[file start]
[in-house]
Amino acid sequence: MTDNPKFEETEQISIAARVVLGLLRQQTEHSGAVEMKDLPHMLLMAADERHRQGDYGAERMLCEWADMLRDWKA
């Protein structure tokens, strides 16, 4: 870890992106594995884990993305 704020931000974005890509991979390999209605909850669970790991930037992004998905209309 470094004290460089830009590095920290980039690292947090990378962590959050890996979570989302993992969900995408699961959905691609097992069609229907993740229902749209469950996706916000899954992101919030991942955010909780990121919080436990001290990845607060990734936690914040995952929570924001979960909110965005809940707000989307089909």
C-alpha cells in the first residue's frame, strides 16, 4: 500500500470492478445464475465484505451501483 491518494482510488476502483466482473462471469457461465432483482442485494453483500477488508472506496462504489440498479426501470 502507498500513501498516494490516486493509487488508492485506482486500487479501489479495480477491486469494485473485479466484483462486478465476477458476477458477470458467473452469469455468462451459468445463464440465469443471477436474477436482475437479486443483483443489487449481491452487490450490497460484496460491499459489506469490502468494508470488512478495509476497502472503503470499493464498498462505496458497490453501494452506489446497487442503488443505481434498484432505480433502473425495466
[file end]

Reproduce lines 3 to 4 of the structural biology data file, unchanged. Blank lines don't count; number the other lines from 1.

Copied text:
């Protein structure tokens, strides 16, 4: 870890992106594995884990993305 704020931000974005890509991979390999209605909850669970790991930037992004998905209309 470094004290460089830009590095920290980039690292947090990378962590959050890996979570989302993992969900995408699961959905691609097992069609229907993740229902749209469950996706916000899954992101919030991942955010909780990121919080436990001290990845607060990734936690914040995952929570924001979960909110965005809940707000989307089909």
C-alpha cells in the first residue's frame, strides 16, 4: 500500500470492478445464475465484505451501483 491518494482510488476502483466482473462471469457461465432483482442485494453483500477488508472506496462504489440498479426501470 502507498500513501498516494490516486493509487488508492485506482486500487479501489479495480477491486469494485473485479466484483462486478465476477458476477458477470458467473452469469455468462451459468445463464440465469443471477436474477436482475437479486443483483443489487449481491452487490450490497460484496460491499459489506469490502468494508470488512478495509476497502472503503470499493464498498462505496458497490453501494452506489446497487442503488443505481434498484432505480433502473425495466